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FBI: Disinformation attacks on election results 'likely'

Foreign threat actors and cybercriminals are "likely" to spread disinformation around 2020 election results through social media and also alter election-related websites.

There's a new disinformation threat to watch out for during the 2020 U.S. elections, and this time it involves the results themselves.

The FBI and Cybersecurity and Infrastructure Security Agency (CISA) released a joint public service announcement Tuesday night warning that foreign threat actors and cybercriminals are "likely" to spread disinformation regarding election results.

Specifically, threat actors would do this by creating new websites, changing existing ones and creating or sharing "corresponding social media content to spread false information in an attempt to discredit the electoral process and undermine confidence in U.S. democratic institutions," the announcement read.

The announcement touched on how election officials require days to weeks to certify election results and ensure that all legally cast votes are counted.

"The increased use of mail-in ballots due to COVID-19 protocols could leave officials with incomplete results on election night. Foreign actors and cybercriminals could exploit the time required to certify and announce elections' results by disseminating disinformation that includes reports of voter suppression, cyberattacks targeting election infrastructure, voter or ballot fraud, and other problems intended to convince the public of the elections' illegitimacy," the FBI said in the announcement.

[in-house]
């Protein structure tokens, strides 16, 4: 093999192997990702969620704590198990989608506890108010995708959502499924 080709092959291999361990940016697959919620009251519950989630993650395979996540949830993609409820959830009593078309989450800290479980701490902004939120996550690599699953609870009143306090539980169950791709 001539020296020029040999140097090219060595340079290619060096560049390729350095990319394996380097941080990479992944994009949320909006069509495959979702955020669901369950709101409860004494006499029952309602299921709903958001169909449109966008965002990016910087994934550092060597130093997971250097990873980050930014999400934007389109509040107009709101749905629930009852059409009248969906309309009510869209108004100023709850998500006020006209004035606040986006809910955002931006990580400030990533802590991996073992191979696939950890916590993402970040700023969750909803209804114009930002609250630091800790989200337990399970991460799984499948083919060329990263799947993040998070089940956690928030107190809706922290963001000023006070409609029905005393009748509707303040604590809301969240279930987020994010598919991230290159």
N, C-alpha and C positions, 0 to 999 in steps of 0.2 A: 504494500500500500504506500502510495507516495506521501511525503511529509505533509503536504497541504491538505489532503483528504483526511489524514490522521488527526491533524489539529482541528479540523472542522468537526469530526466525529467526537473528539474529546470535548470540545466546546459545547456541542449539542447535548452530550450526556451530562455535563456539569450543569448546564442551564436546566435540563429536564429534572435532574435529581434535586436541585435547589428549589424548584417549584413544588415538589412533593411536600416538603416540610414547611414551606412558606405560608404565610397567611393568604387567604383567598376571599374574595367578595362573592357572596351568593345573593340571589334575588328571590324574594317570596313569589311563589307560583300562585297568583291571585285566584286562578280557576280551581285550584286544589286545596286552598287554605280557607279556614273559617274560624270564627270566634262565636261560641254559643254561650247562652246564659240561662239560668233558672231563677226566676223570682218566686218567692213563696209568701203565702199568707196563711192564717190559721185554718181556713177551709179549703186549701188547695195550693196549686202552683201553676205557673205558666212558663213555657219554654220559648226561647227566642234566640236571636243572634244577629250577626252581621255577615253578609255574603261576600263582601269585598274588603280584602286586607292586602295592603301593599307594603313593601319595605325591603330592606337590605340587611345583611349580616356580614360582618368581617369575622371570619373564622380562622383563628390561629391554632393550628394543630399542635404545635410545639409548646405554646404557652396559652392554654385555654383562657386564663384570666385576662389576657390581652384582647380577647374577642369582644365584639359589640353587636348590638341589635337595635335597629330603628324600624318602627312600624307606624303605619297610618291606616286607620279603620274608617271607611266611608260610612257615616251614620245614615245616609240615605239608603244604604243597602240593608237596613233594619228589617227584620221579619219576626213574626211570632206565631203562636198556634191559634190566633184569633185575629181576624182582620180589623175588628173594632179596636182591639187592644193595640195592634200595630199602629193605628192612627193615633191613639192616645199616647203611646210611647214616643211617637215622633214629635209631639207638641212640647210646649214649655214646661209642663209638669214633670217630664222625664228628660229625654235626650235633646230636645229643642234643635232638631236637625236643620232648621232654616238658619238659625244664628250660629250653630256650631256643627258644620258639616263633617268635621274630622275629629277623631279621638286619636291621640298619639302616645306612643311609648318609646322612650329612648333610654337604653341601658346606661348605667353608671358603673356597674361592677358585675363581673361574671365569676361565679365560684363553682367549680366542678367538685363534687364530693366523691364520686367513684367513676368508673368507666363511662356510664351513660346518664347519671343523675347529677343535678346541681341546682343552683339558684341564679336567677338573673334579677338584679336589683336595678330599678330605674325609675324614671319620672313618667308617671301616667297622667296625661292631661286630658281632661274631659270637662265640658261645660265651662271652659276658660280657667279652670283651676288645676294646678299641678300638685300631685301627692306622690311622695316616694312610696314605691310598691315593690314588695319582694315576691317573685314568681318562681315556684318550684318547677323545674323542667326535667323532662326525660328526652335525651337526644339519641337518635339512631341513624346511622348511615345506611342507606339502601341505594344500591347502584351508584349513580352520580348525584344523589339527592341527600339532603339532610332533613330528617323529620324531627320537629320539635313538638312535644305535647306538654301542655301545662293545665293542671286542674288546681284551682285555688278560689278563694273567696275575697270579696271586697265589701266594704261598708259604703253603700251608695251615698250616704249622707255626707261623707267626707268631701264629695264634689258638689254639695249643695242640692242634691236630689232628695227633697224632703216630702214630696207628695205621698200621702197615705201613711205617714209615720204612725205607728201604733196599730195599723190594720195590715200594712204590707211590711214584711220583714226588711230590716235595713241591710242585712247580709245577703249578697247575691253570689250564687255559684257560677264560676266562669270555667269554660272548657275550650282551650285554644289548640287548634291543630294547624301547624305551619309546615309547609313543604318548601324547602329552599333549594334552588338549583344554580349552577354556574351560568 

CISA director Chris Krebs tweeted about the announcement and encouraged the public to be patient so that election results can be accurately tallied.

Even if foreign threat actors or cybercriminals were able to change an election-related website (perhaps to falsely say a presidential candidate won), "the underlying data and internal systems would remain uncompromised," the announcement said.

The FBI and CISA offered multiple recommendations for the American public to follow, including the following steps:

  • Seek out information from trustworthy sources (like state and local election officials);
  • Use multiple sources to verify reports regarding problems in the election process before posting about it on social media; and
  • Report potential election crimes to the FBI.

Multiple FBI field offices have public posted advisories about election security and "foreign influence" operations in recent weeks, with Washington, D.C.; El Paso, Texas; and Charlotte among them. The El Paso FBI alert noted that "Foreign adversaries, including Russia and China, and foreign-aligned groups try to illegally influence American political processes" and may use common approaches like disinformation campaigns and cyber attacks on political campaigns and election infrastructure.

Election security has been a much-discussed topic this election cycle, with a great deal of focus around not only disinformation campaigns, but also mail-in ballots. While law enforcement agencies have already identified threat activity such as spreading election disinformation on social media, it's unclear whether adversaries have actually spoofed or hijacked websites to further their causes.

CISA has not responded to SearchSecurity's request for comment.

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